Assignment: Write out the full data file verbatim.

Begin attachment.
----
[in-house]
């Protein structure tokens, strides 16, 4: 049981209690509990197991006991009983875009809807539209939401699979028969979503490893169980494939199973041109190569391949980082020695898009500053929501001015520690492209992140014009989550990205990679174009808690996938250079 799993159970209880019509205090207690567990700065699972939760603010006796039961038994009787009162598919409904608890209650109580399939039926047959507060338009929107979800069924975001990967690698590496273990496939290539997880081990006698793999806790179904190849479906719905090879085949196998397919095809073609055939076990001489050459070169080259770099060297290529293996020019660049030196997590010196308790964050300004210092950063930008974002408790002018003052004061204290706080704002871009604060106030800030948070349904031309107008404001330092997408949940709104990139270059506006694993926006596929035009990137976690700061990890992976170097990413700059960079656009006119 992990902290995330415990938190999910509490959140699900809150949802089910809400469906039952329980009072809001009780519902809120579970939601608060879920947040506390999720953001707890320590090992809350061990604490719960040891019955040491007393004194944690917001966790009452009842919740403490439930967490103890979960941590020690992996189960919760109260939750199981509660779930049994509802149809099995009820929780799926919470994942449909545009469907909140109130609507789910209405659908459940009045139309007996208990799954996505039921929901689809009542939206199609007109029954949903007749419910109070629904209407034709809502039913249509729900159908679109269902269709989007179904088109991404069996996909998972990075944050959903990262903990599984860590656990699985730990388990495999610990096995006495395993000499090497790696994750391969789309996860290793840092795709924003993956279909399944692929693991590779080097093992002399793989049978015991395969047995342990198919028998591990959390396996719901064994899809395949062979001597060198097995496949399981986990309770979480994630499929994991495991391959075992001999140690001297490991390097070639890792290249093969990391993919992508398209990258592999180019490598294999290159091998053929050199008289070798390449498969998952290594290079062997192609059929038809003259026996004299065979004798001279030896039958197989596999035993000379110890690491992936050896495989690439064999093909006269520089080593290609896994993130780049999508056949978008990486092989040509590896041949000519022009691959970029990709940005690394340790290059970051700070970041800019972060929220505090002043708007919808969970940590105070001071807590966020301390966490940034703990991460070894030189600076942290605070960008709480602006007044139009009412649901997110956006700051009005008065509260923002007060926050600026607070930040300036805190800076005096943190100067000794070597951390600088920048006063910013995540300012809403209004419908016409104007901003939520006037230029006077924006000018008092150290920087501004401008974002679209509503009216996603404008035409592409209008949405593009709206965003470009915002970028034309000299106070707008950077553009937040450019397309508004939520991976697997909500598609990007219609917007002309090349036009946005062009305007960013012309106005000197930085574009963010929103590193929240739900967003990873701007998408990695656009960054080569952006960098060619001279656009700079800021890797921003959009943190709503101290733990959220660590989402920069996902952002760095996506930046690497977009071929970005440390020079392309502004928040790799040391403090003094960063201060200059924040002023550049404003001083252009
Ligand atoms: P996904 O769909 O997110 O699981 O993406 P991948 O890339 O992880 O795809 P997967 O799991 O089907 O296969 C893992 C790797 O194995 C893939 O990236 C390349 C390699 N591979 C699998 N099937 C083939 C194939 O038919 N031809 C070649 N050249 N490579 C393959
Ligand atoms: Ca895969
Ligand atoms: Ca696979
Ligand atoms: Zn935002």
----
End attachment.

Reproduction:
[in-house]
């Protein structure tokens, strides 16, 4: 049981209690509990197991006991009983875009809807539209939401699979028969979503490893169980494939199973041109190569391949980082020695898009500053929501001015520690492209992140014009989550990205990679174009808690996938250079 799993159970209880019509205090207690567990700065699972939760603010006796039961038994009787009162598919409904608890209650109580399939039926047959507060338009929107979800069924975001990967690698590496273990496939290539997880081990006698793999806790179904190849479906719905090879085949196998397919095809073609055939076990001489050459070169080259770099060297290529293996020019660049030196997590010196308790964050300004210092950063930008974002408790002018003052004061204290706080704002871009604060106030800030948070349904031309107008404001330092997408949940709104990139270059506006694993926006596929035009990137976690700061990890992976170097990413700059960079656009006119 992990902290995330415990938190999910509490959140699900809150949802089910809400469906039952329980009072809001009780519902809120579970939601608060879920947040506390999720953001707890320590090992809350061990604490719960040891019955040491007393004194944690917001966790009452009842919740403490439930967490103890979960941590020690992996189960919760109260939750199981509660779930049994509802149809099995009820929780799926919470994942449909545009469907909140109130609507789910209405659908459940009045139309007996208990799954996505039921929901689809009542939206199609007109029954949903007749419910109070629904209407034709809502039913249509729900159908679109269902269709989007179904088109991404069996996909998972990075944050959903990262903990599984860590656990699985730990388990495999610990096995006495395993000499090497790696994750391969789309996860290793840092795709924003993956279909399944692929693991590779080097093992002399793989049978015991395969047995342990198919028998591990959390396996719901064994899809395949062979001597060198097995496949399981986990309770979480994630499929994991495991391959075992001999140690001297490991390097070639890792290249093969990391993919992508398209990258592999180019490598294999290159091998053929050199008289070798390449498969998952290594290079062997192609059929038809003259026996004299065979004798001279030896039958197989596999035993000379110890690491992936050896495989690439064999093909006269520089080593290609896994993130780049999508056949978008990486092989040509590896041949000519022009691959970029990709940005690394340790290059970051700070970041800019972060929220505090002043708007919808969970940590105070001071807590966020301390966490940034703990991460070894030189600076942290605070960008709480602006007044139009009412649901997110956006700051009005008065509260923002007060926050600026607070930040300036805190800076005096943190100067000794070597951390600088920048006063910013995540300012809403209004419908016409104007901003939520006037230029006077924006000018008092150290920087501004401008974002679209509503009216996603404008035409592409209008949405593009709206965003470009915002970028034309000299106070707008950077553009937040450019397309508004939520991976697997909500598609990007219609917007002309090349036009946005062009305007960013012309106005000197930085574009963010929103590193929240739900967003990873701007998408990695656009960054080569952006960098060619001279656009700079800021890797921003959009943190709503101290733990959220660590989402920069996902952002760095996506930046690497977009071929970005440390020079392309502004928040790799040391403090003094960063201060200059924040002023550049404003001083252009
Ligand atoms: P996904 O769909 O997110 O699981 O993406 P991948 O890339 O992880 O795809 P997967 O799991 O089907 O296969 C893992 C790797 O194995 C893939 O990236 C390349 C390699 N591979 C699998 N099937 C083939 C194939 O038919 N031809 C070649 N050249 N490579 C393959
Ligand atoms: Ca895969
Ligand atoms: Ca696979
Ligand atoms: Zn935002």